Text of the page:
Stove-pipe insufficiently protected   1.
Unknown     9
Ashes against wood  1
Exposure  1
Furnace insufficiently protected   1
Match carelessness  _  1.
Matches, children with   .1
Smokers' carelessness   3
Sparks from burning rubbish   1
Sparks from engine   1
Sparks from mill burner   1
Spontaneous combustion    1
Unknown     5
Boiler  insufficiently protected  „  1
Exposure     1
Match carelessness   1
Sparks from boiler   1
Sparks from mill burner  2
Sparks from  motor   1
Unknown     1
Defective oil-burner   1
Unknown    _  2
Unknown    _  1
Defective oil connection   1
Defective wiring   1
Hot bolt fell into barrel   1
Short Circuit  1
Sparks from acetylene welder  6
Sparks from boiler   1
Sparks from smelting^pot   1
Spontaneous combustion   2
Amount of Loss.
$79
3,992
3
434
50
10
496
$500
95,858
330
14,000
95,518
440
2,422
8,185
1,131
7,000
550
5,400
524
77
366
375,593
$1,599
20,586
9
88,402
1,871
361
31,821
$150
100
47
65
100
845
350
75
3
100
930
$100
10
573
1,750
2,329
80
3,027
$2,000
15
10
100
275
100
46
100
$8,176
607,894
144,649
2.765
7,869
5,530
60,218
200 REPORT OF FIRE MARSHAL, 1929.
G 21
TABLE IV.—CLASSIFICATION OF PROPERTY BURNED AND CAUSES—Continued.
Property.
Causes.
Amount
of Loss.
1
$25
3
7,015
$9,686
1
Spontaneous combustion 	
1
31,767
1
1
2
$7,637
22
Stores  	
93
Coal-gas  explosion  	
1
13,205
1
1
1
3
150
5
17,015
Electrical  appliances 	
Exposure   	
22
63,862
B-ire-crackers  	
3
54
Furnace or furnace-pipe insufficiently protected
2
824
Gasoline carelessness 	
1
347
"
1
4,131
1
2,246
1
379
Rubbish too near stove 	
2
633
Short circuit 	
2
93
30
138,869
2
38
1
6
2,981
25,905
Stove or stove-pipe insufficiently protected	
1
13
1
10
•
8
18,833
297,235
Stores and apartments 	
...     14
1
$130
Clothes too near stove 	
1
2
1
572
1
1
51
26
1
1
1,561
7
Match carelessness 	
1
80
Oil-furnace back-firing 	
1
157
1
15
?.
328
Thawing  pipes   	
1
315
1
599
3,843
Stores and dwellings 	
..     34
Ashes against wood 	
1
$285
Candle  carelessness  	
1
30
Curtains from stove 	
1
20
1
5,946
1
82
1
105
9
63,612
1
5
1
2,019
Grease on stove 	
1
6,000
1
82
3
515
4
1,259
Sparks from fireplace 	
2
23
1
3,679
Stove or stove-pipe insufficiently protected	
3
4,177
2
3,076
90,915
Stores and offices 	
..     18
Alcohol ignited by hot soldering-iron 	
1
$8
1
1
44
1,170
1
250
2
3,122 G 22
BRITISH COLUMBIA.
TABLE IV.—CLASSIFICATION OF PROPERTY BURNED AND CAUSES— Continued.
Property.
Causes.
Amount of Loss.
Stores, offices, and rooms
Stores and rooms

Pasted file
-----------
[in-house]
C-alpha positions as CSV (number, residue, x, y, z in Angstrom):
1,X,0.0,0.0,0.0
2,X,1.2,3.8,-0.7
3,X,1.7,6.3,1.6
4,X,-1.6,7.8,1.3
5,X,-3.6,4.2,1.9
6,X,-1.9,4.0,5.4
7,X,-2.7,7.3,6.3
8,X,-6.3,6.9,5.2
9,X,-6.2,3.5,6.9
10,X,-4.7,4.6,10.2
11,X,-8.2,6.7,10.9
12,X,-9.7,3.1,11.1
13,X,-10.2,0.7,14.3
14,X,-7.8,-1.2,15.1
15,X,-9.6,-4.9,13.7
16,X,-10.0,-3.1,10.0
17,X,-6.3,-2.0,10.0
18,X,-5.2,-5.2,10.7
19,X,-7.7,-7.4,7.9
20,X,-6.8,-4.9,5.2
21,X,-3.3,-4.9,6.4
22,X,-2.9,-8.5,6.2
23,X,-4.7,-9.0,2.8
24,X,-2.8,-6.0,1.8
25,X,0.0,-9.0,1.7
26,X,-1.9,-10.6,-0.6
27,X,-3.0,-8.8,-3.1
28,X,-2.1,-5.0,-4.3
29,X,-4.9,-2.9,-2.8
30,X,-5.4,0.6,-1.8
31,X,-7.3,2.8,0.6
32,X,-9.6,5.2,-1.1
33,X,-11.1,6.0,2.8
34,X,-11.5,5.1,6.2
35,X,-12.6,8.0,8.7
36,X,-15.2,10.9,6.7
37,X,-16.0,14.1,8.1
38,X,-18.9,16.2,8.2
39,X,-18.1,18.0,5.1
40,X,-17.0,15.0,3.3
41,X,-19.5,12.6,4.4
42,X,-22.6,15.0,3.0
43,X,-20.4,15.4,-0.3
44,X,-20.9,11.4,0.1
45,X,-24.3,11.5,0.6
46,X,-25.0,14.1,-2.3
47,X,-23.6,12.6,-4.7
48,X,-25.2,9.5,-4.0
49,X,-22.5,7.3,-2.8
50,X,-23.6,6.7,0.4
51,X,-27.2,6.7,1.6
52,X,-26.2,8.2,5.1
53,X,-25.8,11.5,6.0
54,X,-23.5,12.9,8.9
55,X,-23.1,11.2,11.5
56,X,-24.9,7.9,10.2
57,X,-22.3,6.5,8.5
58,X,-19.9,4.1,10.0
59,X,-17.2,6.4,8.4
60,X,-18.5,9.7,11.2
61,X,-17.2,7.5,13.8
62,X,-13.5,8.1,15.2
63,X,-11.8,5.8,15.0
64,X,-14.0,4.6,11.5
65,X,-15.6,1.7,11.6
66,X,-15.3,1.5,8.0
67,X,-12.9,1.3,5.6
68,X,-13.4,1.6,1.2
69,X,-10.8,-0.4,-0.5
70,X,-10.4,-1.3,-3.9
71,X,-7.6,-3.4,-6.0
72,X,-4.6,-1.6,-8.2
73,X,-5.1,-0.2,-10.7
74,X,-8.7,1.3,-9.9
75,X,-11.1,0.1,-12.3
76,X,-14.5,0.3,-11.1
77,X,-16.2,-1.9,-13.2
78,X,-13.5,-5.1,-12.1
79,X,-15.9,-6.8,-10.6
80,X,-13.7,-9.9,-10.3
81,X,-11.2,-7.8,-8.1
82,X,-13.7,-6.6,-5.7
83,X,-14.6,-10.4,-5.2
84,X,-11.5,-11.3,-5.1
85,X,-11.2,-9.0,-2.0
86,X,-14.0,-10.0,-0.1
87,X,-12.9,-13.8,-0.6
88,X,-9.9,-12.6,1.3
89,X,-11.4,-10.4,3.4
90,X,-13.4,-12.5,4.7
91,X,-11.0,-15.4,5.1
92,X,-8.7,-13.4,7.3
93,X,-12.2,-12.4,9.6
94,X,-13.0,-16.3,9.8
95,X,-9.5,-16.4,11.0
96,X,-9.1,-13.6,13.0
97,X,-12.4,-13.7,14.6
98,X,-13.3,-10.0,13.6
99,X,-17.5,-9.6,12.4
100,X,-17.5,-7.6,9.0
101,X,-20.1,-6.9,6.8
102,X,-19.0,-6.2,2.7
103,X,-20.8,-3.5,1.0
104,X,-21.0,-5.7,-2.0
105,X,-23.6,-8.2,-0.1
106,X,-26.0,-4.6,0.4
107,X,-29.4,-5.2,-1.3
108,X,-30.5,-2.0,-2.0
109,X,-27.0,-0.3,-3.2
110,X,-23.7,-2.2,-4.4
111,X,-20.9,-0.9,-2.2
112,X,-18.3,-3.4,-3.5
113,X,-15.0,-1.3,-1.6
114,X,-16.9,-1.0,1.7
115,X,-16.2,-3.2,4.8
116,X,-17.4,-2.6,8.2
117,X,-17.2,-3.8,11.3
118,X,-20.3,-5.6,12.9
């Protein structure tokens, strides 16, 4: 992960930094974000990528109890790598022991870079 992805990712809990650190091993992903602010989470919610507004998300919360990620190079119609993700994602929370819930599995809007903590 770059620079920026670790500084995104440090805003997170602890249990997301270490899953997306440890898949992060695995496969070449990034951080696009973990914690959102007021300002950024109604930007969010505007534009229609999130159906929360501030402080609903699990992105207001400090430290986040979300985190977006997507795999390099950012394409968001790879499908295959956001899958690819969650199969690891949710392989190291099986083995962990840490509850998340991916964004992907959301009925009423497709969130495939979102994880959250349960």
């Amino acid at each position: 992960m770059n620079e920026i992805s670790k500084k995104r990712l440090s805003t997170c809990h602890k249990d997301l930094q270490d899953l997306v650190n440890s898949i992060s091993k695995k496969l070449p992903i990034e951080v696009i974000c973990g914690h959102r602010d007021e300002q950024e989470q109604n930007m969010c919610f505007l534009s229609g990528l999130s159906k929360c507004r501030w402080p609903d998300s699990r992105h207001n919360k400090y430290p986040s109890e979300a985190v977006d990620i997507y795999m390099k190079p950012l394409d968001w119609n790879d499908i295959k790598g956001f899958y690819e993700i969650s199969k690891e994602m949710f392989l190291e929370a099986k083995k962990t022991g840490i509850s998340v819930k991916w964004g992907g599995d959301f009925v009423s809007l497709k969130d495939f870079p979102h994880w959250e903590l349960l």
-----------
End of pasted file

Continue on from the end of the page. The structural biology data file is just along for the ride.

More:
Wharves
Wood-working plants
36
Swimming-pools     1
Theatres   5
Tug-boats   3
Veneer-panelling plants   2
Warehouses  22
Totals 2,386
Friction in drying-machine   1
Pitch being melted,  ignited   1
Short circuit   1
Smokers' carelessness  6
Sparks from burning rubbish   1
Sparks from chimney  1
Spontaneous combustion   1
Exposure     1
Furnace insufficiently protected  :  1
Smokers' carelessness   2
Ashes against wood   1
Defective boiler  1
Defective fireplace  1
Defective furnace  1
Defective stove  1
Electrical appliances    2
Exposure :  3
B'ire-crackers  1
Matches, mice with   1
Short circuit   1
Smokers' carelessness   14
Sparks from stove  1
Spontaneous  combustion    2
Stove explosion   1
Stove insufficiently protected  1
Unknown  3
Wood too near stove   1
Smokers' carelessness  1
Defective film    4
Exposure  1
Short circuit   1
Unknown     2
Sparks from boiler   1
Static electricity   1
Ashes against wood   2
Defective   chimney  1
Defective wiring   1
Exposure     2
Gasoline carelessness   1
Matches, children with   1
Overheated asphalt   1
Smokers' carelessness   2
Sparks from bush fire  ,  1
Sparks from chimney  ......  1
Sparks from furnace  1
Spontaneous combustion ,  1
Stove or stove-pipe insufficiently protected  3
Unknown  4
Sparks from mill burner   1
Unknown  1
Defective stove  1
Sparks from chimney   1
  2,386
$21
24
2,245
10,852
50
30
11,732
$7,219
15,712
38,027
$1,064
8,499
$15,500
9,200
$234
12,013
$5,982
202
10
25,027
4,791
2,400
58,038
666
4,218
10
7
22,714
12,153
139,065
$25
95,155
121
$29,548
60,958
63,552
303
9,563
24,700
12,247
275,283
95,180
189
$4,190,100 REPORT OF FIRE MARSHAL, 1929.
G 23
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CO G 24
BRITISH COLUMBIA.
TABLE VI.—LOSS OF LIFE, 1925-29.
Occupancy.
Cause of Fire.
Loss of Life.
Adults.
Children.
1
1
1
1
1
Totals, 1929	
5
16
8
8
5
Totals, 1928 :	
Totals,  1927	
4
Totals, 1926	
10
Totals,  1925	
4
VIOTOKIA,   B.C. :
Printed by Charles F. Bakfibld. Printer to the King's Most Excellent Majesty.
1930.
825-630-358